Man accused of killing wife on Valentine's Day appears in court - WKRN News 2

Man accused of killing wife on Valentine's Day appears in court

Posted: Updated: March 11, 2013 10:27 PM
Jacob Pearman Jacob Pearman
Carla Pearman was found beaten and strangled in the couple's Kanatak Lane home on February 14. Carla Pearman was found beaten and strangled in the couple's Kanatak Lane home on February 14.
MURFREESBORO, Tenn. -
The case against a Murfreesboro man accused of killing his wife on Valentine's Day will go to a grand jury.

Jacob Pearman showed no emotion when he entered Judge David Loughry's Rutherford County courtroom for a preliminary hearing Monday afternoon.

The 30-year-old was allowed to be unshackled during the hearing, but remained under the watchful eye of eight deputies.

Pearman is charged in the brutal attack of his wife, Carla. The 30-year-old mother was found beaten and strangled in the couple's Kanatak Lane home on February 14.

Murfreesboro detective James Abbott told the courtroom that officers arrived at the Pearman home around 3:21 a.m.

Abbott was called after Carla's body was found in her bed.

"I observed what appeared to be some sort of blunt force trauma to Mrs. Pearman's face area," he said. "And there was what appeared to be some sort of bruising, maybe from a hand, on her neck area."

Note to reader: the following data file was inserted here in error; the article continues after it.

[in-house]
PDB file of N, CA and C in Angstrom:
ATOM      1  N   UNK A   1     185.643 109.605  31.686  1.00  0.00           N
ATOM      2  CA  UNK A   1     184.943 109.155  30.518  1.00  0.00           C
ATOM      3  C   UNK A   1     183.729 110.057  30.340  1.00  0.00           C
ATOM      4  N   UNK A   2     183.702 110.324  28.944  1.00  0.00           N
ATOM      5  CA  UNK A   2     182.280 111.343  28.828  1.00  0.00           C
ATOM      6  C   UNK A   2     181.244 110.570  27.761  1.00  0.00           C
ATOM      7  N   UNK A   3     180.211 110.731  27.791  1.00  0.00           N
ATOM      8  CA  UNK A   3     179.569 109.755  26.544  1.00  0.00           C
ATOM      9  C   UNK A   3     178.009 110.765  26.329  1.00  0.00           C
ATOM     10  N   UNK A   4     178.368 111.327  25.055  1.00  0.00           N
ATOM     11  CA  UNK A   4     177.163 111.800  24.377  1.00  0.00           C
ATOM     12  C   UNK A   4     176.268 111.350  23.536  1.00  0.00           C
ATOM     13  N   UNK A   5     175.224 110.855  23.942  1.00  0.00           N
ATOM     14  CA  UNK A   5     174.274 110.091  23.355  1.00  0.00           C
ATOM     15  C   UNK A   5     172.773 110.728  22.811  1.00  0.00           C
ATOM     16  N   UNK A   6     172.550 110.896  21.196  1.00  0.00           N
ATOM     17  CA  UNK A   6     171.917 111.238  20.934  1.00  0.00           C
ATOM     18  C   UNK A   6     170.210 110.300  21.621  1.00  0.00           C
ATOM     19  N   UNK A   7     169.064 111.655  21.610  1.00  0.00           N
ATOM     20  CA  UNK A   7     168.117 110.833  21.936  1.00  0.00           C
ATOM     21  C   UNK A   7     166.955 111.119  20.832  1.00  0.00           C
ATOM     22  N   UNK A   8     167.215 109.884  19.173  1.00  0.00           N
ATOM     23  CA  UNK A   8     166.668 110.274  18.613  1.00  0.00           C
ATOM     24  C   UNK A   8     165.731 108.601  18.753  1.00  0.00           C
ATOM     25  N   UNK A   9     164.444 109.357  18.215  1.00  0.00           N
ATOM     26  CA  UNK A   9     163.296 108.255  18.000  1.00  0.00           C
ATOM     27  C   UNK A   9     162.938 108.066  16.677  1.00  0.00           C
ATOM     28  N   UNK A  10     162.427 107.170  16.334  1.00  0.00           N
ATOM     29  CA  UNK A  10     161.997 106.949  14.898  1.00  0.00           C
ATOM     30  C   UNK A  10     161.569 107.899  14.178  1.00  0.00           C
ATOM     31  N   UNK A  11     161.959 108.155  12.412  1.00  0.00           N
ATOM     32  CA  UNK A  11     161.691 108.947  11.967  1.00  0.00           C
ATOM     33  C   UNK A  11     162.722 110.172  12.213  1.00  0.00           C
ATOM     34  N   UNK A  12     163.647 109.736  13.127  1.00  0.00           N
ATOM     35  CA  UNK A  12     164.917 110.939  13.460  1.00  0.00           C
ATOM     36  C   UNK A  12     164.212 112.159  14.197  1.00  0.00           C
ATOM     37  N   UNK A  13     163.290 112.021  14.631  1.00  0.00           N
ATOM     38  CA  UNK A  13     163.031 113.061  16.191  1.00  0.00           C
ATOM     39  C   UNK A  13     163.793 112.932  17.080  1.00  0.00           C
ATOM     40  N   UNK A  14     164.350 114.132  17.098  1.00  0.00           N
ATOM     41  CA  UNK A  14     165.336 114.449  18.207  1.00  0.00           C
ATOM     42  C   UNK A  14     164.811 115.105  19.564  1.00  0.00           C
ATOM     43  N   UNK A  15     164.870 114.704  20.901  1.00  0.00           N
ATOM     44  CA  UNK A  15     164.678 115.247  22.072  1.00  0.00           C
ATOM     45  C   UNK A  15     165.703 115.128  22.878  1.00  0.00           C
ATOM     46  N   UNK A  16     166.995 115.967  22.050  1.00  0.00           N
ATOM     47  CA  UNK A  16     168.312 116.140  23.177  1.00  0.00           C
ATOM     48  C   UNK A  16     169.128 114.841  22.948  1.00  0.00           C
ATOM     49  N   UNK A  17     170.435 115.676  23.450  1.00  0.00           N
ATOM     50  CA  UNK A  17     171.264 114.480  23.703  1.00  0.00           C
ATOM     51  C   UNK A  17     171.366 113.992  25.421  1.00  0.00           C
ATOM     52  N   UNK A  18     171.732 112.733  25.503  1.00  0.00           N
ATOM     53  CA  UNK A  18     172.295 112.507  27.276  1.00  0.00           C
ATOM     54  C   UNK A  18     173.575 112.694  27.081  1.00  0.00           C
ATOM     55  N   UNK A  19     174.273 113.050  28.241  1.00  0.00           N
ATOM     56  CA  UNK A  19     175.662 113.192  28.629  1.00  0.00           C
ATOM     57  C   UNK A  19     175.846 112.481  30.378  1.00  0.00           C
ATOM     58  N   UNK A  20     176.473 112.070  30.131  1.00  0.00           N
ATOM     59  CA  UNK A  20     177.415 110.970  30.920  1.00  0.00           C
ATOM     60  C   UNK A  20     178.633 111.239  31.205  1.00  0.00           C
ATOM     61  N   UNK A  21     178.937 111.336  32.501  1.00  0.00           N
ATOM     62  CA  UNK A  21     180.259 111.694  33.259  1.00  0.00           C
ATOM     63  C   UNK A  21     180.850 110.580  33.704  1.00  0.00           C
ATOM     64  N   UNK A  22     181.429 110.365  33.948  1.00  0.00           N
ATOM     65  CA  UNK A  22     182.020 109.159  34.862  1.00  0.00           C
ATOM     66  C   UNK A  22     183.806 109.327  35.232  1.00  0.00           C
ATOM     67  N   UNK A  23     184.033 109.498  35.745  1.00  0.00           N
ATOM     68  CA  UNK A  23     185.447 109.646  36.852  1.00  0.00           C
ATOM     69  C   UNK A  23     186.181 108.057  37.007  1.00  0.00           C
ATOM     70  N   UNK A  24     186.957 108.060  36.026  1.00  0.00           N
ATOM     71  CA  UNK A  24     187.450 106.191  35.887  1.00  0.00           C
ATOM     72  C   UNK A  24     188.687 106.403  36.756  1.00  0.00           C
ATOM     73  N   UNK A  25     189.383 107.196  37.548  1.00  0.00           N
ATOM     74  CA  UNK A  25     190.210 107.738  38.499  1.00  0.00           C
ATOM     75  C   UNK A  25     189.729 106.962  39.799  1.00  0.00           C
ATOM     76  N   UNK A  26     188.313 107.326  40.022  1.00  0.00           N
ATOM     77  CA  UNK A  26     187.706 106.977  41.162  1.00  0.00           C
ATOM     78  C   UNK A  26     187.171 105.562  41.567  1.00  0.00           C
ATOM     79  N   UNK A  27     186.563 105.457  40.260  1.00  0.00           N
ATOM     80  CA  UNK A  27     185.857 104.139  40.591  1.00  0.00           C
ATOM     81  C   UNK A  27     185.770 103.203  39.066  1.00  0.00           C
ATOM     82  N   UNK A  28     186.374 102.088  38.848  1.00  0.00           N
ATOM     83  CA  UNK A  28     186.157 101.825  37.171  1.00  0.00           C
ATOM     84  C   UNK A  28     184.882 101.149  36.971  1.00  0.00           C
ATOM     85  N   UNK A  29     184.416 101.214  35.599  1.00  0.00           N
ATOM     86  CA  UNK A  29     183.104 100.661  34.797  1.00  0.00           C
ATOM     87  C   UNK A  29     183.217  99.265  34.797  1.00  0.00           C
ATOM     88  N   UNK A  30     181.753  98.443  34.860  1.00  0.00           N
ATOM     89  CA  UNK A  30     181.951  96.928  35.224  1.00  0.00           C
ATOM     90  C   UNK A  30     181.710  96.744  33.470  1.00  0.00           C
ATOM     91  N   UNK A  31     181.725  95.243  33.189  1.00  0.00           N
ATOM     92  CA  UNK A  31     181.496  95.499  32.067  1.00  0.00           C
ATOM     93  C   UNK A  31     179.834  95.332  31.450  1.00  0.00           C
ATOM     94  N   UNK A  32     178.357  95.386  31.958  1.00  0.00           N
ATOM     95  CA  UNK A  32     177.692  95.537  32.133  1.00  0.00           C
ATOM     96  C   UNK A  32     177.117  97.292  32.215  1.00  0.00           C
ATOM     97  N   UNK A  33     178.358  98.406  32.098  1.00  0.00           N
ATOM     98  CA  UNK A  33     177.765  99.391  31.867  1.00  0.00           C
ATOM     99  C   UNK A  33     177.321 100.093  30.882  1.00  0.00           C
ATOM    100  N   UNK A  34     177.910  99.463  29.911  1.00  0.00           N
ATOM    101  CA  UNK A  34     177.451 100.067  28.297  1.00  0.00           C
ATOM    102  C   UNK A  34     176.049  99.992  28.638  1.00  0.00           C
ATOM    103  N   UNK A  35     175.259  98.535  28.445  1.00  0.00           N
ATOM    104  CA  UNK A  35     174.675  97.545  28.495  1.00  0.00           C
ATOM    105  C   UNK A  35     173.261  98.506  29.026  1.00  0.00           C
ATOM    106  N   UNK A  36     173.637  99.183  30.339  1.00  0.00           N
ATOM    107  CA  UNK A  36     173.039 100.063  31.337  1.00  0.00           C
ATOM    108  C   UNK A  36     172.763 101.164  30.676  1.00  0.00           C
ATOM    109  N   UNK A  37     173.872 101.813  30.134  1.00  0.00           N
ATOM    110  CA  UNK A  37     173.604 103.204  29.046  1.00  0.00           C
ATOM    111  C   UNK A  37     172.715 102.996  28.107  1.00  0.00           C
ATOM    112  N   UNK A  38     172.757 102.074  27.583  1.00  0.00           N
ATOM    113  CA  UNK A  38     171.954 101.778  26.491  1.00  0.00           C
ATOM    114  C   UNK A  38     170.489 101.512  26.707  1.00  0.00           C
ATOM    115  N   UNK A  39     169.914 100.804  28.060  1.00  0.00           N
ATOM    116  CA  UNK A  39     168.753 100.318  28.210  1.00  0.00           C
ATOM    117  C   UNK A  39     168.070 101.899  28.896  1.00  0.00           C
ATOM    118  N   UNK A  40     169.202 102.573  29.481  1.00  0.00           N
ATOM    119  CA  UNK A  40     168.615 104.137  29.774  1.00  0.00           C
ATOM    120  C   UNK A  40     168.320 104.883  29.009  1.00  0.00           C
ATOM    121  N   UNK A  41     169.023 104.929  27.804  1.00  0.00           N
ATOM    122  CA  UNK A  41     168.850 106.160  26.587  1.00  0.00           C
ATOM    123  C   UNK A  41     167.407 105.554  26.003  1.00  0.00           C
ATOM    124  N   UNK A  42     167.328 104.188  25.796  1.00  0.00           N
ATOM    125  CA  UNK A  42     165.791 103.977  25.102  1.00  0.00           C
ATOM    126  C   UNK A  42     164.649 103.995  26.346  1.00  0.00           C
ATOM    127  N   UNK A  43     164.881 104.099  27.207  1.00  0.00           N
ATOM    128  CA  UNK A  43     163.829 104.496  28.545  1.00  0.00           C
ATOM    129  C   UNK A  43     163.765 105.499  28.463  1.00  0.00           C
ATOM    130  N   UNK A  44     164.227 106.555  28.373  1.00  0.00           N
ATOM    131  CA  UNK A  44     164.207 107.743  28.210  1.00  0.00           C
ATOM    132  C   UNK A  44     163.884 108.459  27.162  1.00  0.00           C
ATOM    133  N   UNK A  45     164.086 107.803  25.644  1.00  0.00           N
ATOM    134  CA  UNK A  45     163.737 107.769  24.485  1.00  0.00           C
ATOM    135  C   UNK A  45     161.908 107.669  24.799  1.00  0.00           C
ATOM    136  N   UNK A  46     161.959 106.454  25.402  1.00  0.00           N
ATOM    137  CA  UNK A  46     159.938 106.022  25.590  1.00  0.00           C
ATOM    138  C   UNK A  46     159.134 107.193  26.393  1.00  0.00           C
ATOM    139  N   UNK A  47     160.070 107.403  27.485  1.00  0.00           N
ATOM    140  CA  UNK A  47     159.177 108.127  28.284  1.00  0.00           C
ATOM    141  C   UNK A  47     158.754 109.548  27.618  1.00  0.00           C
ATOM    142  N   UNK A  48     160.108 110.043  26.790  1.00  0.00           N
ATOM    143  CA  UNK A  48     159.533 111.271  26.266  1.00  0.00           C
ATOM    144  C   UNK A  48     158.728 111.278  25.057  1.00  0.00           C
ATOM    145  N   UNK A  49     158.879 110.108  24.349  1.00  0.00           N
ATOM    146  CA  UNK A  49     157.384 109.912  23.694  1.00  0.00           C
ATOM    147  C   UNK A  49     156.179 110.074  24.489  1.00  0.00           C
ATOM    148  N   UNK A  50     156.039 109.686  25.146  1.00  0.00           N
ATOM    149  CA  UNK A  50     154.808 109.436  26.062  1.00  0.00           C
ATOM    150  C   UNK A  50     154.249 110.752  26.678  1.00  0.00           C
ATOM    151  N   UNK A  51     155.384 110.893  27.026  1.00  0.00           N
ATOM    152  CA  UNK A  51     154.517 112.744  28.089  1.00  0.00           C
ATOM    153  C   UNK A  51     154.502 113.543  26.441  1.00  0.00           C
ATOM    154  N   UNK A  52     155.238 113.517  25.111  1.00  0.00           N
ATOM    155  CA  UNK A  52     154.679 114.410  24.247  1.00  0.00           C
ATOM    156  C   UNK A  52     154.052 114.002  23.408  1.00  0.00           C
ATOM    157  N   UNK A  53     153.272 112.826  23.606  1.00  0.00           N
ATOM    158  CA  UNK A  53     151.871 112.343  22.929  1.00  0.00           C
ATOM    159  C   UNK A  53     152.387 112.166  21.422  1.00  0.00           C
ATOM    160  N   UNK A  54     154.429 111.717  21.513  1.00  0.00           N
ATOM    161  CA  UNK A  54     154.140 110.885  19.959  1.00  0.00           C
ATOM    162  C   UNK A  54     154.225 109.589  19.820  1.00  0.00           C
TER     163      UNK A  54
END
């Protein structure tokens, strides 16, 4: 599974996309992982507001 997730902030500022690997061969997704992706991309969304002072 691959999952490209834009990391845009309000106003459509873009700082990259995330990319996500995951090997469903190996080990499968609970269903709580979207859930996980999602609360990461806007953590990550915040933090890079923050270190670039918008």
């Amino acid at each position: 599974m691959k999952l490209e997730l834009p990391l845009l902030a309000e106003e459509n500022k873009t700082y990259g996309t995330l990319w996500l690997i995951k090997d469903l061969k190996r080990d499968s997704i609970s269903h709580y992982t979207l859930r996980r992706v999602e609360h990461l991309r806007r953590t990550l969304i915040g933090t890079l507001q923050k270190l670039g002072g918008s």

Abbott went on to describe the scene, captured in photographs, including what appeared to be blood on the bed and floor.

He also talked about taking Pearman into custody.

According to Abbott, Coffee County authorities picked up Pearman shortly after Carla's body was discovered. He was taken to the Murfreesboro Police Department where he spoke candidly about the events leading up to Carla's death.

"She couldn't decide whether she wanted me to go or wanted me to stay," Pearman said on the taped confession.

The couple was married less than six months before Carla's death.

On the day she died, Pearman was scheduled to be in court on abuse charges involving Carla's 7-year-old son from a previous relationship.

The boy had since been removed from the home.

A case worker had allegedly told Carla that her son would not be allowed to return if Pearman continued to live at the shared residence.

On the tape, Pearman told police he was devastated by the abuse allegations and felt Carla was turning against him. He told police he lost his temper.

Pearman: I just remember hitting her.

Detective: You choked her?

Pearman: Yeah.

Detective: 'Bout how long do you think you choked her?

Pearman: A long time.

Detective: Did she... Was she unconscious when you got through choking her?

Pearman: Yes, sir.

Detective: Did you check to see if she was okay after that?

Pearman: I knew she wasn't.

Detective: Did you know she was dead by then?

Pearman: Yes, sir.


Upon further questioning, Pearman also admitted on the tape that Carla tried to stop the fight after he struck her.

Pearman: Then she started begging me she would do whatever I wanted her to do.

Detective: And then what happened?

Pearman: That's when I started choking her.


During the playing of the confession in the courtroom, Pearman wept.

Pearman's lawyer, criminal defense attorney Luke Evans, requested bond be set for his client. The judge refused, citing the need for a separate hearing.

A grand jury will hear details of Pearman's first degree murder charge on May 24.

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